JLC’s beehives, which are located just opposite the manufacture’s reception.

I reached out to JLC to find out more about their beehives, and they got back to me, explaining that they’ve had the beehives for almost 12 years.

“We have 10 hives (and as many colonies), each housing 50-60,000 bees,” JLC explains. “The hives are located opposite the main entrance to the Manufacture. In summer, during the peak bee season, our hives reach 500,000 to 600,000 bees. The winters in the Vallée de Joux are harsh and snowy, so the colonies spend the winter on the plains and are moved to the area opposite the Manufacture in spring, where they remain until autumn.”

jlc plains
The plains of the Vallée de Joux.

JLC explains that the reason they installed the beehives was first and foremost to raise awareness about the collapse of bee populations around the world and set up their beehives with the help of Franck Crozet, a local beekeeper who owns the largest collection of beehives in Switzerland.

“The production of honey contributes to the virtuous circle of protecting bees and serves to raise awareness among the people who receive our jars of honey,” they explain. “We’ve noticed that our beehives are well-received by the people of the Vallée de Joux and by our visitors. Our employees are also proud of this project, reminding us that we don’t just make timepieces, but also help preserve our planet.”

yellow gentian
Yellow gentian in bloom: a common sight during the Swiss summer in the Alps.

However, I think there’s another reason why these beehives are important to JLC – whether it was by design or not.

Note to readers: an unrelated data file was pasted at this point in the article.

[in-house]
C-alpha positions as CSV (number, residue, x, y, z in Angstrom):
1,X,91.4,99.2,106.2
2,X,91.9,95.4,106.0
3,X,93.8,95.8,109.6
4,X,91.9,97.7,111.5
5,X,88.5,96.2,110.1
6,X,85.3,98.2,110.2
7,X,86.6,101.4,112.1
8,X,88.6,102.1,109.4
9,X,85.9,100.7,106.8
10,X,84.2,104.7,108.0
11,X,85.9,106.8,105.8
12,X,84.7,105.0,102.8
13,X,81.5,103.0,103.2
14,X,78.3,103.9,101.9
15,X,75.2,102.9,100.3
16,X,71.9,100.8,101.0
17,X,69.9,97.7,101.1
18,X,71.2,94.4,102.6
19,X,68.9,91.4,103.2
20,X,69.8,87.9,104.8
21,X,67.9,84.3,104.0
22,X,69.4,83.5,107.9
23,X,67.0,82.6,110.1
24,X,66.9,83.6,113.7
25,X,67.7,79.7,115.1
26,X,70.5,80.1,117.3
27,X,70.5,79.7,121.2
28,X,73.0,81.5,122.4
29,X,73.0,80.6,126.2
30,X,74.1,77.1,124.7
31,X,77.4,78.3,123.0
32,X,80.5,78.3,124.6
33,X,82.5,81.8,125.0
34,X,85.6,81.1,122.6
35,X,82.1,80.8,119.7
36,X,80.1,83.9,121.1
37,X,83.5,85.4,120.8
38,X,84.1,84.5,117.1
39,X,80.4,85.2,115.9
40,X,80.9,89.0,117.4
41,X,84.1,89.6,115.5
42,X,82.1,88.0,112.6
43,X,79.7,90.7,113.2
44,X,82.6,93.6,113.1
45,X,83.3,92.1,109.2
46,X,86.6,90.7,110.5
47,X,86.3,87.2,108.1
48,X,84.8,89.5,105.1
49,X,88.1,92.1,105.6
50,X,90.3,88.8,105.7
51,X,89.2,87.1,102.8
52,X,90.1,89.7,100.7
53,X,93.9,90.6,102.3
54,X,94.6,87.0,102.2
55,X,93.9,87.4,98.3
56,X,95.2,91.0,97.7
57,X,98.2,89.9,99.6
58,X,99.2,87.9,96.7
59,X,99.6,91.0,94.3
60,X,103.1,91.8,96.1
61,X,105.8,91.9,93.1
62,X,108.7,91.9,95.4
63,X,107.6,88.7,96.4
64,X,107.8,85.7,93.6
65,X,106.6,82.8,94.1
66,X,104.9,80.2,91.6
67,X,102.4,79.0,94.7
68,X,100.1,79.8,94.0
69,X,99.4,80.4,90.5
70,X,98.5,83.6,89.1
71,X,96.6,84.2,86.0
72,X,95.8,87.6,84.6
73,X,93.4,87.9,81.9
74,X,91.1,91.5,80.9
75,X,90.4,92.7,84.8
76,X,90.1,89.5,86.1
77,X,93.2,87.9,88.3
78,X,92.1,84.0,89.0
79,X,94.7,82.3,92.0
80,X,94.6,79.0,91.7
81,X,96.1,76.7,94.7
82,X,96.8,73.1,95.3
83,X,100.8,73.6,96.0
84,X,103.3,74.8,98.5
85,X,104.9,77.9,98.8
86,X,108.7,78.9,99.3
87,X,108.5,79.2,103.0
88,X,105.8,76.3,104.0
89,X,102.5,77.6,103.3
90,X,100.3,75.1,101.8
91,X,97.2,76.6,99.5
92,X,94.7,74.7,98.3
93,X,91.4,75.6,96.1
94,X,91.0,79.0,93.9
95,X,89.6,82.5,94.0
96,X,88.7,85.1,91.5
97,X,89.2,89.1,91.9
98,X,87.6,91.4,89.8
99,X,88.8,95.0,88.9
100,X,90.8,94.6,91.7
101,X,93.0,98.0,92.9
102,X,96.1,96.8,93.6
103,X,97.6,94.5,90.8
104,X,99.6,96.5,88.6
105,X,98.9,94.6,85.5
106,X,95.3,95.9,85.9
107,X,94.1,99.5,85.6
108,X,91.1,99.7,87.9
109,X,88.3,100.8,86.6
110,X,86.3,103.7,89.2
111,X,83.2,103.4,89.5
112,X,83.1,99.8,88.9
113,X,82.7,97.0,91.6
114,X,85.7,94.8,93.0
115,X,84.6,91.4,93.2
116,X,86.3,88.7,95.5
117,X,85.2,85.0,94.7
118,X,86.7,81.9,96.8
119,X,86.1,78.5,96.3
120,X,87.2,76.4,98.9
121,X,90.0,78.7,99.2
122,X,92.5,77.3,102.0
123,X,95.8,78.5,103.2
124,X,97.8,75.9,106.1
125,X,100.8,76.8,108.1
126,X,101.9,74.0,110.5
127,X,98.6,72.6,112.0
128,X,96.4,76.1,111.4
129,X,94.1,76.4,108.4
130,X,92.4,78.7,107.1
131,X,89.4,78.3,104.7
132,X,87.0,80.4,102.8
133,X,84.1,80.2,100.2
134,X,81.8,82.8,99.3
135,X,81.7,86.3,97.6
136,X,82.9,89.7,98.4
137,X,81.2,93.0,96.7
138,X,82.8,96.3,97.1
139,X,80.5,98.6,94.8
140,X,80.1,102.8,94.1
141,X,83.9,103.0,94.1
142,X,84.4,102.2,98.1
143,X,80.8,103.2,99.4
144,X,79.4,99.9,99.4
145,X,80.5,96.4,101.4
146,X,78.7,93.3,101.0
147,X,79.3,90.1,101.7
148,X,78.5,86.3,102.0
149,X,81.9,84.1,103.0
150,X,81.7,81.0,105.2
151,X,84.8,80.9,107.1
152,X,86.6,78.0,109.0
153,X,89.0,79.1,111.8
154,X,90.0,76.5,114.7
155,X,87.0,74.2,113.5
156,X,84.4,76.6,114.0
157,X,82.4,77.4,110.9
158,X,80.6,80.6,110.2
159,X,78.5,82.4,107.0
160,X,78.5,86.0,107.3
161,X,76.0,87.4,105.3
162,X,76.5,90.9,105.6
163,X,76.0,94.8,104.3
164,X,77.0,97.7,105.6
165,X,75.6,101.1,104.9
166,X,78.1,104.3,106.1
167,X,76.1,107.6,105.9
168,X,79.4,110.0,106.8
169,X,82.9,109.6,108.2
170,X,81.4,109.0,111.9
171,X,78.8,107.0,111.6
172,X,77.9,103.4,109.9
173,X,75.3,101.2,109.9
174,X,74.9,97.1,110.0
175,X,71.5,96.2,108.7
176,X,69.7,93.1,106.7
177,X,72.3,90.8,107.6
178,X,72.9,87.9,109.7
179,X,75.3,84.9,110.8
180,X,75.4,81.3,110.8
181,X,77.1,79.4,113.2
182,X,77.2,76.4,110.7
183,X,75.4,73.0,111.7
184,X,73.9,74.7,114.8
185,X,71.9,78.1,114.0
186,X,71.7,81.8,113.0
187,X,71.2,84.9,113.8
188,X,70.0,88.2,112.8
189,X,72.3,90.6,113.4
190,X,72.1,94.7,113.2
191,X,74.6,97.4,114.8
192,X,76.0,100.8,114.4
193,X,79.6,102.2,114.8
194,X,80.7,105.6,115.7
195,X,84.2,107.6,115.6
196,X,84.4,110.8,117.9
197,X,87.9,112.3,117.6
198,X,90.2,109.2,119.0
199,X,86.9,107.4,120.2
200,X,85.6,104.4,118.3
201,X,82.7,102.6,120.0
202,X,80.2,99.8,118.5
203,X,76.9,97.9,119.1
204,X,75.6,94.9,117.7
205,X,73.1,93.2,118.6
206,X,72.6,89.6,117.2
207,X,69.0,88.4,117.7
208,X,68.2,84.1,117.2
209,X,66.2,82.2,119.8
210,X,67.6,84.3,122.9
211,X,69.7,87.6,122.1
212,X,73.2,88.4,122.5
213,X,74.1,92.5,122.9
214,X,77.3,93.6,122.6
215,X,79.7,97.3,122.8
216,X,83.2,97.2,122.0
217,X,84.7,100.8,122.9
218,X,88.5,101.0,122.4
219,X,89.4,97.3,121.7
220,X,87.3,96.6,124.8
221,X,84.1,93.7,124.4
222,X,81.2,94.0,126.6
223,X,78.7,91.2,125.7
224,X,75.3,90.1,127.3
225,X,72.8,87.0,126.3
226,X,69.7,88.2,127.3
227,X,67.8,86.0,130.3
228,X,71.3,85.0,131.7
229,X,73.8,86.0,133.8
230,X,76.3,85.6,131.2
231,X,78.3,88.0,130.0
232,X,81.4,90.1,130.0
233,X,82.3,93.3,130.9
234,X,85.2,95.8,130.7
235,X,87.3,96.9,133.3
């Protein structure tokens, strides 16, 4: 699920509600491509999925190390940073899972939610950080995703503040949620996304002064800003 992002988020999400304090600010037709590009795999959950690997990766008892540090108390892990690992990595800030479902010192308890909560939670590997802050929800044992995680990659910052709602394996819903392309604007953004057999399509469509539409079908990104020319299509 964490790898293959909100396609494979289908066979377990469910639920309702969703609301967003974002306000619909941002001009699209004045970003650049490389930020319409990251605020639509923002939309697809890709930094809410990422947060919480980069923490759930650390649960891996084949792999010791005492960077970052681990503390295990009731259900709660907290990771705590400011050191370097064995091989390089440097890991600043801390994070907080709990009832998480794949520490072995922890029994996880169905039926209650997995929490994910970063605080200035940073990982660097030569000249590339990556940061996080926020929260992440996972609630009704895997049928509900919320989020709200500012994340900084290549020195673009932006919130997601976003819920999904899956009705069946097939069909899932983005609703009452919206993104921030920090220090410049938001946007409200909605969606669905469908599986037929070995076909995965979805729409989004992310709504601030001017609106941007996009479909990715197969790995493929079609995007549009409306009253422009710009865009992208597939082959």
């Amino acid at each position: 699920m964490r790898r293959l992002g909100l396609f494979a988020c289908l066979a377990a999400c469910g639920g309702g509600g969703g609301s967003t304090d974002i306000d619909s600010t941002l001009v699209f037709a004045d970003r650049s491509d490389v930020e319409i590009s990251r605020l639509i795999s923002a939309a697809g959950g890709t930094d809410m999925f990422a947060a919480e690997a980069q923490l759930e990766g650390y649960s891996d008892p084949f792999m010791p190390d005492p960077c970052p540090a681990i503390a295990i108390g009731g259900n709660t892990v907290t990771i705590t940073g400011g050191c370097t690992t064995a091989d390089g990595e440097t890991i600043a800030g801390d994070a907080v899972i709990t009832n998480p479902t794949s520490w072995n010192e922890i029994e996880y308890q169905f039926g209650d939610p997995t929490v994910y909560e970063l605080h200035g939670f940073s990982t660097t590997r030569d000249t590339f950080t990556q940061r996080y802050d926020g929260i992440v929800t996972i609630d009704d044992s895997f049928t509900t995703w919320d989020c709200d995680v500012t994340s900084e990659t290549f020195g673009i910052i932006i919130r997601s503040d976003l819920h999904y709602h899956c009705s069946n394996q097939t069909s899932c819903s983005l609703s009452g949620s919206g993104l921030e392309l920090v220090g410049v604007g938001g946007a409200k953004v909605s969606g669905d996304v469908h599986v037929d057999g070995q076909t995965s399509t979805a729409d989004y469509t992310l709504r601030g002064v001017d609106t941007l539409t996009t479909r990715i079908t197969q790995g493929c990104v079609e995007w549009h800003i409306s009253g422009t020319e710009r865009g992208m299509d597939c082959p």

The gentian that watchmakers use is specifically Gentiana lutea, or the great yellow gentian, which is native to the mountains of central and southern Europe. A perennial plant that has long been prized for its roots, which are used in liqueurs and herbal medicines, it produces vivid yellow flowers upon stems that can grow to over one metre tall in summer – and it’s the stems that watchmakers are interested in. Blancpain’s Lettres du Brassus magazine has produced a detailed piece about how watchmakers harvest and prepare gentian wood, so give that a read.

drying gentian
Yellow gentian branches are bundled together after being harvested and left to driy for several days before use. Image courtesy of Blancpain

Anyway, keep following my train of thought: yellow gentian is a flower. Bees, of course, pollinate flowers. I wonder if JLC’s beehives also help ensure there’s always a healthy supply of gentian around the manufacture so that watchmakers can continue to use gentian wood to polish watch components. In that way, there’s a direct link between these beehives and JLC’s métiers d’arts.

jlc bee gentian
A honey bee pollinating a yellow gentian flower. Image courtesy of Bastien Alise

JLC could neither confirm nor deny that this was indeed the case – truthfully, it’s probably quite hard to quantify whether or not their beehives are part of their production process, so to speak. But I don’t think it’s a long bow to draw. What I do know for certain is that the connection JLC’s watchmakers have with nature is undeniable… And that their honey is delicious.